Why i do what i do

On the phone with a good friend the other day, he very casually made a comment that some of my Facebook posts are “hitting below the belt” for the men around me. He said that while he ” enjoyed” my feminist posts, some of the things that I post are offensive, especially to my husband. This has been bothering me for some time and now I have had time to think and write down my thoughts. First of all, my husband finds very little of what I say and think offensive; I have asked. While we bicker like any old married couple on the random things, when it comes to my feminist stance, he clearly understands where I am coming from and what I am trying to accomplish by sharing my most intimate experiences. While he is not a feminist (he won’t admit to being one), he understands me and loves me for who I am. I can assure you this man does not feel emasculated or disrespected by my opinions. In-fact, I think he finds my outspoken feminism sexy and worthy of respect. Which is why I married him.
Second, my posts on Facebook and other media are meant to be empowering to me and those that think and feel like I do. I will elaborate. Growing up in this culture, I can go so far as to say I have been sheltered in my youth. I was empowered to be and do what I wanted. I was never censored. I was encouraged to speak my mind openly and to speak out about injustice. I was pushed to learn and grow into an empowered, eloquent and inquisitive young woman. As I transitioned into adulthood and womanhood, I began to realize the person my loving family has created is not welcome in this culture. I love who I am and my culture is part of my identity, my heritage but my culture is also the fine material that holds me in bondage. Who I am and my culture could not co-exist and for the longest time, being a “grown-up” meant doing more and more things that went against who I inherently am in order to be a part of society.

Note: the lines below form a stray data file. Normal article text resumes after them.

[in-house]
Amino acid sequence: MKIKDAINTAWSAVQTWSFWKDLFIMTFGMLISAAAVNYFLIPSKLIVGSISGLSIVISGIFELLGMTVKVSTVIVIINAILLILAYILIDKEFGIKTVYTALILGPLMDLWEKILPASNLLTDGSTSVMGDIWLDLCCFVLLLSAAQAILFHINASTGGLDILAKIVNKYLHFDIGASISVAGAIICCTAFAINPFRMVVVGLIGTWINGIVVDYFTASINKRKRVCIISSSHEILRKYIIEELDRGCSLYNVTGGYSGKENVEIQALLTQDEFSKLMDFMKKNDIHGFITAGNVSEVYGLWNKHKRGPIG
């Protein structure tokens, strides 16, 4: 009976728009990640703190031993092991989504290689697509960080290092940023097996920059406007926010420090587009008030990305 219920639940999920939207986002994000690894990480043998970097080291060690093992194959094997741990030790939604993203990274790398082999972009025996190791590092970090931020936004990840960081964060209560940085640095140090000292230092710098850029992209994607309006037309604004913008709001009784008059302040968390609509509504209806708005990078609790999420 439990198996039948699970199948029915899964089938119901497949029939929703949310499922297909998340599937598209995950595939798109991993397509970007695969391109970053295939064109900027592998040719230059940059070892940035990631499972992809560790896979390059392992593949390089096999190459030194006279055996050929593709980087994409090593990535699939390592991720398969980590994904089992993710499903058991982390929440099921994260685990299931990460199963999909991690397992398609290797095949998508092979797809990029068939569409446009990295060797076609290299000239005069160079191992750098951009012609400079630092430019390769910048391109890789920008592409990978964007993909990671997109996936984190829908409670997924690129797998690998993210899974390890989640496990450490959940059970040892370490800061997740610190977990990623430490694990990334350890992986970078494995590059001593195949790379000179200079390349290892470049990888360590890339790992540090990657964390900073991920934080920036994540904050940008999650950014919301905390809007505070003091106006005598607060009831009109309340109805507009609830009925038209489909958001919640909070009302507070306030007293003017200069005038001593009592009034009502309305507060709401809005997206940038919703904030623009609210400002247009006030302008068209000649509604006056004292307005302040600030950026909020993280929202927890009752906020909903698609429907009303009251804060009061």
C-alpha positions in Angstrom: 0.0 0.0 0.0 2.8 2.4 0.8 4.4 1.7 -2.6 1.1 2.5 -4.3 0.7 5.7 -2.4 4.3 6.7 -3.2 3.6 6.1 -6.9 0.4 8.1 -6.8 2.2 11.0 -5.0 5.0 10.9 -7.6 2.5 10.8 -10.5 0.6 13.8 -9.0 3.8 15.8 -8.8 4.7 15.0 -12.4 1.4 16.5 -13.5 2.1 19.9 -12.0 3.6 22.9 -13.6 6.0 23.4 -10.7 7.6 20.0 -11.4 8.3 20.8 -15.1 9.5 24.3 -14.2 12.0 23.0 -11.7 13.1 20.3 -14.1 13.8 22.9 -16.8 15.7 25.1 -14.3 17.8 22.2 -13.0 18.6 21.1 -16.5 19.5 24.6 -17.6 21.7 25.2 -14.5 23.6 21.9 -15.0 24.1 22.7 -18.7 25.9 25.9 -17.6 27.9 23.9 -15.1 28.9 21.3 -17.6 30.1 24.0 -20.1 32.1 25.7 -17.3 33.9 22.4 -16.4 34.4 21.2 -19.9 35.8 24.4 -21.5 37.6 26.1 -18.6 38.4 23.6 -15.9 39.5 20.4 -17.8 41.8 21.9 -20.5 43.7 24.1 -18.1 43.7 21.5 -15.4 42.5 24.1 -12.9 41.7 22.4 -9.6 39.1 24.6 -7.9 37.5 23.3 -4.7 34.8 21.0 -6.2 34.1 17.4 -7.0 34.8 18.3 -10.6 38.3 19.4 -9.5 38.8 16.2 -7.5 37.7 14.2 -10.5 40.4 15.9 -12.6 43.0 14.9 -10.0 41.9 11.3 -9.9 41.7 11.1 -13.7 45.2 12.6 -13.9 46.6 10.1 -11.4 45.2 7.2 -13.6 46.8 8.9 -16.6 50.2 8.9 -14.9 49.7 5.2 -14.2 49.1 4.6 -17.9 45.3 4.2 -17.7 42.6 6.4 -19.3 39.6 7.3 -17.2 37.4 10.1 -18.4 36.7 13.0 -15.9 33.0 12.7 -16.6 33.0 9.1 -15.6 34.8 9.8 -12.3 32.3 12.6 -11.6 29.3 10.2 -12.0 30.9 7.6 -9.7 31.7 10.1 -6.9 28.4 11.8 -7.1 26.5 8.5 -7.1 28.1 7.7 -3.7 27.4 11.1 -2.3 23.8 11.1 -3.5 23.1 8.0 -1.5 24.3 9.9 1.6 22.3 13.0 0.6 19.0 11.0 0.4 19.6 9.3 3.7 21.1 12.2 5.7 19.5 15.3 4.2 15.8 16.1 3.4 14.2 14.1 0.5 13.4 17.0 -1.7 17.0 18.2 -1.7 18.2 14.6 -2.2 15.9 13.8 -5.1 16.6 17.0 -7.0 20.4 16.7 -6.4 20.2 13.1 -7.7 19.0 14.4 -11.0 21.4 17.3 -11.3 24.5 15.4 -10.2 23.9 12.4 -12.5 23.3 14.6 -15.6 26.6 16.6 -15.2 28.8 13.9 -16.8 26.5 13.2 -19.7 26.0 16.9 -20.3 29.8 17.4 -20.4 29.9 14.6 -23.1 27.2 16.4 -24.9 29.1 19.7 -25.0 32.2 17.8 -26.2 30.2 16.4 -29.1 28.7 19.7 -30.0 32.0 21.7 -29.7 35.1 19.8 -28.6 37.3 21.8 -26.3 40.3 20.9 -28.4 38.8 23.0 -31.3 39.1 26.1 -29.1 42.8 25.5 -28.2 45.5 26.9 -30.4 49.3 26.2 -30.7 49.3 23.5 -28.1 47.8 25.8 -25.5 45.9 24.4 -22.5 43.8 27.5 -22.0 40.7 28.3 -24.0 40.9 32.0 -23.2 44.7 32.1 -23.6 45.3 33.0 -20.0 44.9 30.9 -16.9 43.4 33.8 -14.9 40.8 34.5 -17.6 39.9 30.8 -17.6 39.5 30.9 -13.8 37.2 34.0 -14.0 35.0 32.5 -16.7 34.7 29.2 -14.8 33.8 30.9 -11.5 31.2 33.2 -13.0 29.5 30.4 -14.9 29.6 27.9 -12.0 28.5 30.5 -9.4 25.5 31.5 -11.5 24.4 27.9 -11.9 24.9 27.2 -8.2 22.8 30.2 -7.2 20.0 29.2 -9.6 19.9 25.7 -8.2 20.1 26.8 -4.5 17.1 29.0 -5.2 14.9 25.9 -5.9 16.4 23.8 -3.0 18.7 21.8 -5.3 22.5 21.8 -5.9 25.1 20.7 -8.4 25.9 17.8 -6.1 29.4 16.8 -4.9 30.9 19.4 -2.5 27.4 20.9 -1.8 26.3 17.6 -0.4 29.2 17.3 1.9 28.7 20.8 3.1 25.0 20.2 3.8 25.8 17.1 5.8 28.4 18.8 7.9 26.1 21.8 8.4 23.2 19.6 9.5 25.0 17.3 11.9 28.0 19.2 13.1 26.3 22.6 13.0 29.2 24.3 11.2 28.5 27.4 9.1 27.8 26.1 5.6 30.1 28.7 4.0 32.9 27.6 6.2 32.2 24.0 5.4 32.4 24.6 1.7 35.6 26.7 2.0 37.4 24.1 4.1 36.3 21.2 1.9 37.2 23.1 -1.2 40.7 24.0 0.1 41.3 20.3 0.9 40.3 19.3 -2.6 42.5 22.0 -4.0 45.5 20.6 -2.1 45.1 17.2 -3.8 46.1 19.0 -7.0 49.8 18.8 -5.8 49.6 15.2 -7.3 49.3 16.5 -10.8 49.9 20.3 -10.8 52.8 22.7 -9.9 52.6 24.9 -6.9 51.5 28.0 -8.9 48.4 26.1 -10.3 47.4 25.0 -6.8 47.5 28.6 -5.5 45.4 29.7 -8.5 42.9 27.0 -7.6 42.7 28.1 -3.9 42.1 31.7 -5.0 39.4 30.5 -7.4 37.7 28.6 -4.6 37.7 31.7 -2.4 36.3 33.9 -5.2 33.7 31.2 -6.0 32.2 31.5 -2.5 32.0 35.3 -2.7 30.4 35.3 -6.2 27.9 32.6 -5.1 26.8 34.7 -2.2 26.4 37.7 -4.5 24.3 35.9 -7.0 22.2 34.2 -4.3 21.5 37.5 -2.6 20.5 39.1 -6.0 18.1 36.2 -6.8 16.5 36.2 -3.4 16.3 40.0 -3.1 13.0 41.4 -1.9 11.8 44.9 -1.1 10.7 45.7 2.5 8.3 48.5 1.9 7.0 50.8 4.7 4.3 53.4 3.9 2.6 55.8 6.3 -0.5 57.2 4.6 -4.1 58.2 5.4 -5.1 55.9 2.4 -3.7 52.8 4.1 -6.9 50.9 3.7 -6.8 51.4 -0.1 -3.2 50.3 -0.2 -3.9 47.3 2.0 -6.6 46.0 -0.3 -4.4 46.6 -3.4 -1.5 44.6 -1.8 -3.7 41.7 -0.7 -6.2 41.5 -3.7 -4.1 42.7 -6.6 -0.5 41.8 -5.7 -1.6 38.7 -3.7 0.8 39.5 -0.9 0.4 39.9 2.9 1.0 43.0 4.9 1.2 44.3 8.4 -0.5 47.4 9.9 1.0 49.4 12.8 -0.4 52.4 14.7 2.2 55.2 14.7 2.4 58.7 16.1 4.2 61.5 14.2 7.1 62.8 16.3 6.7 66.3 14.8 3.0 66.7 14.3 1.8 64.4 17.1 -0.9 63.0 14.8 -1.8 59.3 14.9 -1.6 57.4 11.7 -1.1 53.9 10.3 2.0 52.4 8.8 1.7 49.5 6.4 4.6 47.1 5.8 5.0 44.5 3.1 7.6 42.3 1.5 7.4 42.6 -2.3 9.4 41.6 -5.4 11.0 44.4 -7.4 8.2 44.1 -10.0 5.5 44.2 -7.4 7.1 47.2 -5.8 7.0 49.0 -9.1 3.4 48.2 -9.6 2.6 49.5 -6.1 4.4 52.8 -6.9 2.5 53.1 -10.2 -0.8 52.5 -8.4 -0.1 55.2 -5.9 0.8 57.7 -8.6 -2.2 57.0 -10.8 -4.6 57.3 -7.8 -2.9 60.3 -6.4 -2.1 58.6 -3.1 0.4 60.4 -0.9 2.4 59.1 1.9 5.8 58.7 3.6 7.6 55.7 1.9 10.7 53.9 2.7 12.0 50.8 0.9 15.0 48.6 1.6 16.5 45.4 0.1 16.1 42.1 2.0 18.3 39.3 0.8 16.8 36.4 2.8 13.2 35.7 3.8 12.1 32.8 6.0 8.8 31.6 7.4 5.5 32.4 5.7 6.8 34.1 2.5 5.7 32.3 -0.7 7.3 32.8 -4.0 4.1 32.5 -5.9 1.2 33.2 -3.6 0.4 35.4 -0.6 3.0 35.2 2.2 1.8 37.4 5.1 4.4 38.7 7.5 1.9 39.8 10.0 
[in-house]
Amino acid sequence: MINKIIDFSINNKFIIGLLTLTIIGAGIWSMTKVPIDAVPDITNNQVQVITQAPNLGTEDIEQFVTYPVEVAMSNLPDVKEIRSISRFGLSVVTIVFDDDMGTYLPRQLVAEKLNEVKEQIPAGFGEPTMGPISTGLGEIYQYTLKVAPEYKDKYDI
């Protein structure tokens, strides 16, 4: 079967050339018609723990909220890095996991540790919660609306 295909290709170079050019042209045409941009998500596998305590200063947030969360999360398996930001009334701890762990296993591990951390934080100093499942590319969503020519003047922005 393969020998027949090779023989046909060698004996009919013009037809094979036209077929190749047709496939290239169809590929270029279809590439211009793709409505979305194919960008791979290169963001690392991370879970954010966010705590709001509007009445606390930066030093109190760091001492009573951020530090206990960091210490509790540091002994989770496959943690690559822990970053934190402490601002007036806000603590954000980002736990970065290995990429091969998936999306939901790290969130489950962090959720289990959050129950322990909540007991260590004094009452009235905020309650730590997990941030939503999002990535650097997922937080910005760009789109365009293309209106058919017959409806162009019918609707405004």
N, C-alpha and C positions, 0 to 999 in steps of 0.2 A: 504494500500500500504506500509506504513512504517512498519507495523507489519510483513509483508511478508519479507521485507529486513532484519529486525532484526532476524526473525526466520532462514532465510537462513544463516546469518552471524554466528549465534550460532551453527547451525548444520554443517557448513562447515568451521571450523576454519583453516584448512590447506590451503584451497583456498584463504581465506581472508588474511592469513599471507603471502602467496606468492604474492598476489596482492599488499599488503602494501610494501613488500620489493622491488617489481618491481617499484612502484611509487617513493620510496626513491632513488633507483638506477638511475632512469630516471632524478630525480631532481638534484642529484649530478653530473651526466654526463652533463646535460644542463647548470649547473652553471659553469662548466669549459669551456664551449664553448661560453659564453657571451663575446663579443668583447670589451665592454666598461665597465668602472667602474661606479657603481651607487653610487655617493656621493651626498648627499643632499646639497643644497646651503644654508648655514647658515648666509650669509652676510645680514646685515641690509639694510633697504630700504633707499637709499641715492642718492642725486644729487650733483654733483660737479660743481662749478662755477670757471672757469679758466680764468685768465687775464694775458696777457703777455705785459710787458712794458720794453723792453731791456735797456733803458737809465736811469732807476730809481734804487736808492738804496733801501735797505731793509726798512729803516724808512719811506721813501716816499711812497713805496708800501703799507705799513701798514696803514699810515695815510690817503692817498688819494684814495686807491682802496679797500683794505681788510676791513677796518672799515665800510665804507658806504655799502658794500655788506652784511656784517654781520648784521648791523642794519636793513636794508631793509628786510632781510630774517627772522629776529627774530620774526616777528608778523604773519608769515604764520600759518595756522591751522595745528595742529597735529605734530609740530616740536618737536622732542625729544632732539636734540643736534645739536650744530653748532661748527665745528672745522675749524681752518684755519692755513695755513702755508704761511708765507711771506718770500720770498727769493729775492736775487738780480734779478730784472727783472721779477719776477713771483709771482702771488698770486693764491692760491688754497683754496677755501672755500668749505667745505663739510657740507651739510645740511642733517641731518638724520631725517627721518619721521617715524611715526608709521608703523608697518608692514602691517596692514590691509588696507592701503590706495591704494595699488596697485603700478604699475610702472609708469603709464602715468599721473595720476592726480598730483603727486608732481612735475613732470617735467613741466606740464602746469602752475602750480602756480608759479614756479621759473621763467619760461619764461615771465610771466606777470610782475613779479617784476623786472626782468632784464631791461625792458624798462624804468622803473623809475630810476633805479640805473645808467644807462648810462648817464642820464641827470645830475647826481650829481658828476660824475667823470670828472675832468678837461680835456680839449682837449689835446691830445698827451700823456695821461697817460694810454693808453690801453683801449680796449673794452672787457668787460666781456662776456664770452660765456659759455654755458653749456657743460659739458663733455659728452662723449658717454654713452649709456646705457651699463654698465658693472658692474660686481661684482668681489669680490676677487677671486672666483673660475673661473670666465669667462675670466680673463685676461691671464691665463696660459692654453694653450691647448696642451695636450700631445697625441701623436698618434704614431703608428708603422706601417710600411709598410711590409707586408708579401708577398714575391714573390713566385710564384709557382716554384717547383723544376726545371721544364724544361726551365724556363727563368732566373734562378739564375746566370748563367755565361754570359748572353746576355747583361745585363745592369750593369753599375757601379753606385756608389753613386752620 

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As I felt more and more of who I was being eroded away as I started to transition into adulthood, I realized that it was not just my identity but my confidence and sense of empowerment that was going. I started to find that speaking out and rebelling against the little nuances that crushed my sense of freedom was liberating; I found that those actions, however small, gave me back some sense of my power. On top of that, I found that other women and young girls who are in the same boat reacted to my thoughts and found it as a source of validation to their resentment at our source of bondage – our culture. I thrived in their affinity to me. I reclaimed the power that has been so rudely stolen from me. To me, I am not just reclaiming the power I have been denied since I waltzed into the realm of womanhood quite unknowingly what feels like only yesterday. I am reclaiming this power for my daughter and those women and girls that feel an affinity with me.
Today, I make sure that I have a bite of the chicken breast whenever I can, even though it is designated for the male head of the household. I speak out at every chance I get on any injustice perpetuated on a woman just because she is a woman. I write about every nuance of my experiences in a patriarchal society where a 27 year old woman is considered irrelevant.
My feminism is what has helped me retain a sense of self, a sense of power and a sense of possibilities that I would have easily lost otherwise. It is my life-line and I intend to share it with as many people as possible. And as I told my friend, I am not sorry to offend anyone in the process!

1 Comment
  1. Dear sewit
    Please fire away. As much as some of your post create controversy, they also inspire good conversation. Frankly you also have a fan base, as I am.
    Yours truly
    Yosef F.

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